An Open Letter to the Driver Who Honked at Me at the Railroad Crossing
It was around 4 in the afternoon last week. I don't remember the day, but I do remember how you laid on the horn at me.
We were waiting at the red light on Forest Avenue by the railroad crossing. It was a particularly long red light, at least in my mind. Traffic was bumper to bumper at the light and I was about six cars deep with you right behind me as we headed east toward downtown Portland. Except I wasn't on the bumper of the car in front of me.
A few seconds after you pulled up behind me you laid on the horn and I couldn't figure out why. Then you angrily pulled around me and stopped in front of me on the railroad tracks.
Really? Were you upset at me because I was holding you back a couple of car lengths by not stopping in the railroad tracks? I don't understand.
I stopped where I did because I was not going to do what you chose to do and hang out right on the crossing just sitting there in the path of a possible oncoming train. Granted, trains don't go all that fast through this part of Portland because of seven railroad crossings between Brighton and Allen Avenues, but that's not what you should be concerned about.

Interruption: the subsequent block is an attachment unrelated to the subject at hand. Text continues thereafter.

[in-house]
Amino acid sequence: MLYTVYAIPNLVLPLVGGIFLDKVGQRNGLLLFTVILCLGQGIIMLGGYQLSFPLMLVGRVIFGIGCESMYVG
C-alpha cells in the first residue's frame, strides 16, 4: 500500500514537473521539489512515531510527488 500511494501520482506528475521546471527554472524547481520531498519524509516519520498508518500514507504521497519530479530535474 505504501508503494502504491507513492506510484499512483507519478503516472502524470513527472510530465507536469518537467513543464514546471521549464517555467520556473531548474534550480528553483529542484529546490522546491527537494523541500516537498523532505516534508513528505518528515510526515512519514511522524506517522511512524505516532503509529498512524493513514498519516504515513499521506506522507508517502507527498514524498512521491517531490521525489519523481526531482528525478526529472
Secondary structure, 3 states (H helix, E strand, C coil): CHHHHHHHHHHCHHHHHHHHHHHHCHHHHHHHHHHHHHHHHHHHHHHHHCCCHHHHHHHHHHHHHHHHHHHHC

If a train engineer saw you on the tracks they would put the train into emergency, where the air pressure that controls the brakes on all the cars is cut, causing all the car's brakes to engage fully. At a speed of 25 mph, it would take about 450 feet before the train came to a full stop. That's longer than a length of a football field. At 55 mph, which trains in the urban areas of Portland don't travel at, it would take a mile to stop.
If you're on the tracks, you are in danger of getting hit by a train, which is why I stopped before the tracks at the red light, seeing there wasn't room enough for me on the other side of the tracks.
So you might not want to stop on the tracks next time. Just some friendly advice.